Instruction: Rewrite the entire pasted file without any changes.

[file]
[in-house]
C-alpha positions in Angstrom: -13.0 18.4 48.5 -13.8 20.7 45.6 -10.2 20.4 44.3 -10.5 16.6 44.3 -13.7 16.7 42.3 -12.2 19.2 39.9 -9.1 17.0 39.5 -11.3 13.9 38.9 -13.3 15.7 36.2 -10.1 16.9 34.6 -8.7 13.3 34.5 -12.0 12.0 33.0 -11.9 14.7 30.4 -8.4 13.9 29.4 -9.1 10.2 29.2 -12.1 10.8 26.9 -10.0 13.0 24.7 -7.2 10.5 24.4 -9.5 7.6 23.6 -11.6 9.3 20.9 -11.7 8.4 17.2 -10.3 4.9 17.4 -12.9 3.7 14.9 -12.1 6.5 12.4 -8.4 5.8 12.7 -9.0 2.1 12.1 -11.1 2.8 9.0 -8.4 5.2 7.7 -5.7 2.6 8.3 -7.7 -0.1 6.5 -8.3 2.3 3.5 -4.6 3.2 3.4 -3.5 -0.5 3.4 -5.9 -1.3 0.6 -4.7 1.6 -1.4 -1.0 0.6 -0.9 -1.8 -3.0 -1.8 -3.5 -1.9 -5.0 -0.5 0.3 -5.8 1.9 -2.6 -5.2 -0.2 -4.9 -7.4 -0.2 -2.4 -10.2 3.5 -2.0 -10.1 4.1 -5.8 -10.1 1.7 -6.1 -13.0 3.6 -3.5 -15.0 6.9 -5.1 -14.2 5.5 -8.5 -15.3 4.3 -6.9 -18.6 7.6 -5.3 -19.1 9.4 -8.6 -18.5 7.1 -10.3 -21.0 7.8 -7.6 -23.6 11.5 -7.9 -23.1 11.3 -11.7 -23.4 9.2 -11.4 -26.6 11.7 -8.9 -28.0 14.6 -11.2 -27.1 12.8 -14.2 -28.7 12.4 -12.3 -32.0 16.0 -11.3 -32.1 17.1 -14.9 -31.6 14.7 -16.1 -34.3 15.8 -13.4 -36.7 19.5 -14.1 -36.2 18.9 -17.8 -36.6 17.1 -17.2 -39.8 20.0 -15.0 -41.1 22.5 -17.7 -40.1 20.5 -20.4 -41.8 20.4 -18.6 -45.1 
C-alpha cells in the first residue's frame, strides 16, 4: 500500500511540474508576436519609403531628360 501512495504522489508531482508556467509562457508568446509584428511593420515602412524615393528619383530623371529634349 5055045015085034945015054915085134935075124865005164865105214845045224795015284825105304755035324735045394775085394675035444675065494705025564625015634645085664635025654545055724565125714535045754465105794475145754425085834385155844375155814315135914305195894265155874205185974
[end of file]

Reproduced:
[in-house]
C-alpha positions in Angstrom: -13.0 18.4 48.5 -13.8 20.7 45.6 -10.2 20.4 44.3 -10.5 16.6 44.3 -13.7 16.7 42.3 -12.2 19.2 39.9 -9.1 17.0 39.5 -11.3 13.9 38.9 -13.3 15.7 36.2 -10.1 16.9 34.6 -8.7 13.3 34.5 -12.0 12.0 33.0 -11.9 14.7 30.4 -8.4 13.9 29.4 -9.1 10.2 29.2 -12.1 10.8 26.9 -10.0 13.0 24.7 -7.2 10.5 24.4 -9.5 7.6 23.6 -11.6 9.3 20.9 -11.7 8.4 17.2 -10.3 4.9 17.4 -12.9 3.7 14.9 -12.1 6.5 12.4 -8.4 5.8 12.7 -9.0 2.1 12.1 -11.1 2.8 9.0 -8.4 5.2 7.7 -5.7 2.6 8.3 -7.7 -0.1 6.5 -8.3 2.3 3.5 -4.6 3.2 3.4 -3.5 -0.5 3.4 -5.9 -1.3 0.6 -4.7 1.6 -1.4 -1.0 0.6 -0.9 -1.8 -3.0 -1.8 -3.5 -1.9 -5.0 -0.5 0.3 -5.8 1.9 -2.6 -5.2 -0.2 -4.9 -7.4 -0.2 -2.4 -10.2 3.5 -2.0 -10.1 4.1 -5.8 -10.1 1.7 -6.1 -13.0 3.6 -3.5 -15.0 6.9 -5.1 -14.2 5.5 -8.5 -15.3 4.3 -6.9 -18.6 7.6 -5.3 -19.1 9.4 -8.6 -18.5 7.1 -10.3 -21.0 7.8 -7.6 -23.6 11.5 -7.9 -23.1 11.3 -11.7 -23.4 9.2 -11.4 -26.6 11.7 -8.9 -28.0 14.6 -11.2 -27.1 12.8 -14.2 -28.7 12.4 -12.3 -32.0 16.0 -11.3 -32.1 17.1 -14.9 -31.6 14.7 -16.1 -34.3 15.8 -13.4 -36.7 19.5 -14.1 -36.2 18.9 -17.8 -36.6 17.1 -17.2 -39.8 20.0 -15.0 -41.1 22.5 -17.7 -40.1 20.5 -20.4 -41.8 20.4 -18.6 -45.1 
C-alpha cells in the first residue's frame, strides 16, 4: 500500500511540474508576436519609403531628360 501512495504522489508531482508556467509562457508568446509584428511593420515602412524615393528619383530623371529634349 5055045015085034945015054915085134935075124865005164865105214845045224795015284825105304755035324735045394775085394675035444675065494705025564625015634645085664635025654545055724565125714535045754465105794475145754425085834385155844375155814315135914305195894265155874205185974